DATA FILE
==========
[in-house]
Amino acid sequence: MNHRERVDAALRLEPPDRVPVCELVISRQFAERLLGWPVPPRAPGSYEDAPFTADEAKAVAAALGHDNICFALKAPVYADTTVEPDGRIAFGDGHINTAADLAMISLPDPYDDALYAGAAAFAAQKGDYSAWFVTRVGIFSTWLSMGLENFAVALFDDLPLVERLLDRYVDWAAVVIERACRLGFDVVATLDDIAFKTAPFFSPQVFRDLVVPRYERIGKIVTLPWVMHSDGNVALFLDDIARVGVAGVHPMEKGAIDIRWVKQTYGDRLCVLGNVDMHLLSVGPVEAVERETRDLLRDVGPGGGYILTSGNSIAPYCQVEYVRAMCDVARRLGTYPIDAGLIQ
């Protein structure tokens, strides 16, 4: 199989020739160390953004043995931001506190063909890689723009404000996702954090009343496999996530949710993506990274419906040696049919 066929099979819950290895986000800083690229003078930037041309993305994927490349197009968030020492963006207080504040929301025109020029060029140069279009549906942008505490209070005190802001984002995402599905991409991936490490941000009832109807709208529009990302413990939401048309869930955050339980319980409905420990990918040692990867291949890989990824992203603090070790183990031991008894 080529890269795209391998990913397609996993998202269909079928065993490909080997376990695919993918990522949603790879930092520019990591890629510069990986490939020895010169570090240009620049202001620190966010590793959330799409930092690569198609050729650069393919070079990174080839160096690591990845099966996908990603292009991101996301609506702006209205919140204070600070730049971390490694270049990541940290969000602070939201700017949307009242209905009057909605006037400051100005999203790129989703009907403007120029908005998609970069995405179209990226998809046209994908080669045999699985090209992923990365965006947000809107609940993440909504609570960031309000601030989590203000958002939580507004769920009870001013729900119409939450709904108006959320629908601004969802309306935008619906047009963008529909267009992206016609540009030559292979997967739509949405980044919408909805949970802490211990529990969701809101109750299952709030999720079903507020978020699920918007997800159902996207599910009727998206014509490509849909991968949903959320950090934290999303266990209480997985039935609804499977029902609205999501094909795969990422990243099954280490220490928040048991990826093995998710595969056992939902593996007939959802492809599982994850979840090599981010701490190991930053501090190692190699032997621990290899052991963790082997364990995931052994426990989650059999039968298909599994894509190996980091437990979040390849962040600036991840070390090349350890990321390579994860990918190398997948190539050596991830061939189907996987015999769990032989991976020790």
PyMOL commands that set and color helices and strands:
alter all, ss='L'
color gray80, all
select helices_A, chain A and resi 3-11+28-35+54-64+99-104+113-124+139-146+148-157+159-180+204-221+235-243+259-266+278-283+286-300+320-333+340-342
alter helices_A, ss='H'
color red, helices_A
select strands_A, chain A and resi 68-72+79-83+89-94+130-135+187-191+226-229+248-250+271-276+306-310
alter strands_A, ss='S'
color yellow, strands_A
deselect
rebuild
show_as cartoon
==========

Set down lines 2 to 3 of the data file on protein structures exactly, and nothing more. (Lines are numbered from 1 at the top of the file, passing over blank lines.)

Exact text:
Amino acid sequence: MNHRERVDAALRLEPPDRVPVCELVISRQFAERLLGWPVPPRAPGSYEDAPFTADEAKAVAAALGHDNICFALKAPVYADTTVEPDGRIAFGDGHINTAADLAMISLPDPYDDALYAGAAAFAAQKGDYSAWFVTRVGIFSTWLSMGLENFAVALFDDLPLVERLLDRYVDWAAVVIERACRLGFDVVATLDDIAFKTAPFFSPQVFRDLVVPRYERIGKIVTLPWVMHSDGNVALFLDDIARVGVAGVHPMEKGAIDIRWVKQTYGDRLCVLGNVDMHLLSVGPVEAVERETRDLLRDVGPGGGYILTSGNSIAPYCQVEYVRAMCDVARRLGTYPIDAGLIQ
């Protein structure tokens, strides 16, 4: 199989020739160390953004043995931001506190063909890689723009404000996702954090009343496999996530949710993506990274419906040696049919 066929099979819950290895986000800083690229003078930037041309993305994927490349197009968030020492963006207080504040929301025109020029060029140069279009549906942008505490209070005190802001984002995402599905991409991936490490941000009832109807709208529009990302413990939401048309869930955050339980319980409905420990990918040692990867291949890989990824992203603090070790183990031991008894 080529890269795209391998990913397609996993998202269909079928065993490909080997376990695919993918990522949603790879930092520019990591890629510069990986490939020895010169570090240009620049202001620190966010590793959330799409930092690569198609050729650069393919070079990174080839160096690591990845099966996908990603292009991101996301609506702006209205919140204070600070730049971390490694270049990541940290969000602070939201700017949307009242209905009057909605006037400051100005999203790129989703009907403007120029908005998609970069995405179209990226998809046209994908080669045999699985090209992923990365965006947000809107609940993440909504609570960031309000601030989590203000958002939580507004769920009870001013729900119409939450709904108006959320629908601004969802309306935008619906047009963008529909267009992206016609540009030559292979997967739509949405980044919408909805949970802490211990529990969701809101109750299952709030999720079903507020978020699920918007997800159902996207599910009727998206014509490509849909991968949903959320950090934290999303266990209480997985039935609804499977029902609205999501094909795969990422990243099954280490220490928040048991990826093995998710595969056992939902593996007939959802492809599982994850979840090599981010701490190991930053501090190692190699032997621990290899052991963790082997364990995931052994426990989650059999039968298909599994894509190996980091437990979040390849962040600036991840070390090349350890990321390579994860990918190398997948190539050596991830061939189907996987015999769990032989991976020790």